Project 3 examines adaptive changes in the metabolic support of contractile function subsequent to sarcomere remodeling. This project relates to the central theme of the program project, by investigating metabolic remodeling in hearts with altered myofilament sensitivity to Ca[2+], and the potential to reciprocally influence myofilament activity through altered metabolic signaling. The overall objective is to determine if myofilament modifications induce adaptive, maladaptive, and/or cardioprotective shifts in metabolic pathways. The work examines whether the pathophysiological stress induces reciprocal changes in both metabolic activity, through AMPK-linked shifts in competing modes of substrate oxidation for energy production, and contractile function, through resulting affects of acyl-derivatives on contractile function via phosphorylation of sarcomeric proteins. The primary hypothesis is that: Chemical modifications of the contractile/regulatory proteins, specifically within troponin and possibly the regulatory myosin light chain, influence metabolic phenotype which reciprocally effects sarcomere activity by altering the chemical environment of the cytosol. We propose three specific aims: 1) Determine the balance between fatty acid oxidation and storage in pressure overloaded, transgenic mouse hearts that express the fetal/neonatal isoform of troponin I, ssTnl, an apparent model of stress resistance, and test for attenuation of potentially maladaptive changes in oxidative metabolism that occur during pressure overload cardiac. 2) Elucidate alterations in the metabolic support of contractile function at baseline and during B-adrenergic stress, in mouse heart models of myofilament modifications that will or will not develop familial hypertrophic cardiomyopathy (FHC), and also display altered AMPK activation 3) Determine the metabolic responses to rescue of hearts from TG mice with high Ca[2+] sensitivity and FHC, by crossing with a mouse heart model of desensitized myofilaments.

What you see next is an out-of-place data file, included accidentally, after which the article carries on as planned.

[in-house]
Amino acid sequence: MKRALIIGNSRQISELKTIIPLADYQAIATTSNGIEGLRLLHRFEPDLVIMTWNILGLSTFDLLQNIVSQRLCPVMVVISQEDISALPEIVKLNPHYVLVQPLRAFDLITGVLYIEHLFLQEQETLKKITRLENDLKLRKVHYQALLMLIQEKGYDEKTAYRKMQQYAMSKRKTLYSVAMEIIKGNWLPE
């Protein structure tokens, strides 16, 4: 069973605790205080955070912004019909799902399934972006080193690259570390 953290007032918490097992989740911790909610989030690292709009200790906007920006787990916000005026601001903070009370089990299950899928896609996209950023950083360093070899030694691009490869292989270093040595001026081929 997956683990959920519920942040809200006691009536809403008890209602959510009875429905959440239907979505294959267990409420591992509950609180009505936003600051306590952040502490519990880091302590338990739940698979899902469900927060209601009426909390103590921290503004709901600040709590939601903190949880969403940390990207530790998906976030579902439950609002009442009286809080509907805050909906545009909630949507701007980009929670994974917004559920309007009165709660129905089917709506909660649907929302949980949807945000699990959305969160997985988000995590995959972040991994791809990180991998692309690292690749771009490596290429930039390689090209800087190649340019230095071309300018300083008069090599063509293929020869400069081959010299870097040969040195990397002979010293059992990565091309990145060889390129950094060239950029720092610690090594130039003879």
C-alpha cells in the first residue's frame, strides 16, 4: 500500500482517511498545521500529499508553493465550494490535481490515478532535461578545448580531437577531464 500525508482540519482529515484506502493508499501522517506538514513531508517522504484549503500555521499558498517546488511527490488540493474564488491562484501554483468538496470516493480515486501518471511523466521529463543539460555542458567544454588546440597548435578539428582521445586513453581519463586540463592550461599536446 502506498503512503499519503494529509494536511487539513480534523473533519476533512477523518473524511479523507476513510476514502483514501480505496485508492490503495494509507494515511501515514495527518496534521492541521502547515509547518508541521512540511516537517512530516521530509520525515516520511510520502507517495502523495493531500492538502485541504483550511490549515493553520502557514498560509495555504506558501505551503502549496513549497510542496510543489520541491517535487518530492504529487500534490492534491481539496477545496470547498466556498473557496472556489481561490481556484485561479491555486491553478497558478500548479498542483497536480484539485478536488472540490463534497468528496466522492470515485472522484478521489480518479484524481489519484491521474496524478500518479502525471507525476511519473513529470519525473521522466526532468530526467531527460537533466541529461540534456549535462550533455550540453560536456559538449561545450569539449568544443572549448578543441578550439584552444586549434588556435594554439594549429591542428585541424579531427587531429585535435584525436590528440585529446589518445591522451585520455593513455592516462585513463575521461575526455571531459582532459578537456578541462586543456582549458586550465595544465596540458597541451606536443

These aims will be accomplished though a unique approach, combining NMR determinations of metabolic flux and enzyme expression with experiments on myofilament function and proteomics. The experimental plan will enable study of the three-way link between metabolic flux, AMPK activation, and Ca[2+] sensitivity of the sarcomeres in the pathogenesis of cardiomyopathy.

Public Health Relevance

The research investigates poorly understood mechanisms that may contribute to the development of heart failure. Specifically, results will define the changes in how the diseased heart muscle consumes and stores fuels, such carbohydrates and fats, in response to impaired cardiac function and the reciprocal effects of such metabolic changes on contraction of heart muscle.

Agency
National Institute of Health (NIH)
Institute
National Heart, Lung, and Blood Institute (NHLBI)
Type
Research Program Projects (P01)
Project #
5P01HL062426-15
Application #
8629551
Study Section
Heart, Lung, and Blood Initial Review Group (HLBP)
Project Start
Project End
Budget Start
2014-03-01
Budget End
2015-02-28
Support Year
15
Fiscal Year
2014
Total Cost
$386,168
Indirect Cost
$100,547
Name
University of Illinois at Chicago
Department
Type
DUNS #
098987217
City
Chicago
State
IL
Country
United States
Zip Code
60612
Abraham, Dennis M; Davis 3rd, Robert T; Warren, Chad M et al. (2016) β-Arrestin mediates the Frank-Starling mechanism of cardiac contractility. Proc Natl Acad Sci U S A 113:14426-14431
de Tombe, Pieter P; ter Keurs, Henk E D J (2016) Cardiac muscle mechanics: Sarcomere length matters. J Mol Cell Cardiol 91:148-50
Lin, Ying-Hsi; Warren, Chad M; Li, Jieli et al. (2016) Myofibril growth during cardiac hypertrophy is regulated through dual phosphorylation and acetylation of the actin capping protein CapZ. Cell Signal 28:1015-24
Dvornikov, Alexey V; Smolin, Nikolai; Zhang, Mengjie et al. (2016) Restrictive Cardiomyopathy Troponin I R145W Mutation Does Not Perturb Myofilament Length-dependent Activation in Human Cardiac Sarcomeres. J Biol Chem 291:21817-21828
Li, King-Lun; Ghashghaee, Nazanin Bohlooli; Solaro, R John et al. (2016) Sarcomere length dependent effects on the interaction between cTnC and cTnI in skinned papillary muscle strips. Arch Biochem Biophys 601:69-79
Rosas, Paola C; Liu, Yang; Abdalla, Mohamed I et al. (2015) Phosphorylation of cardiac Myosin-binding protein-C is a critical mediator of diastolic function. Circ Heart Fail 8:582-94
Abrol, Neha; de Tombe, Pieter P; Robia, Seth L (2015) Acute inotropic and lusitropic effects of cardiomyopathic R9C mutation of phospholamban. J Biol Chem 290:7130-40
Davis 3rd, Robert T; Simon, Jillian N; Utter, Megan et al. (2015) Knockout of p21-activated kinase-1 attenuates exercise-induced cardiac remodelling through altered calcineurin signalling. Cardiovasc Res 108:335-47
Utter, Megan S; Ryba, David M; Li, Betty H et al. (2015) Omecamtiv Mecarbil, a Cardiac Myosin Activator, Increases Ca2+ Sensitivity in Myofilaments With a Dilated Cardiomyopathy Mutant Tropomyosin E54K. J Cardiovasc Pharmacol 66:347-53
Warren, Chad M; Karam, Chehade N; Wolska, Beata M et al. (2015) Green Tea Catechin Normalizes the Enhanced Ca2+ Sensitivity of Myofilaments Regulated by a Hypertrophic Cardiomyopathy-Associated Mutation in Human Cardiac Troponin I (K206I). Circ Cardiovasc Genet 8:765-73

Showing the most recent 10 out of 256 publications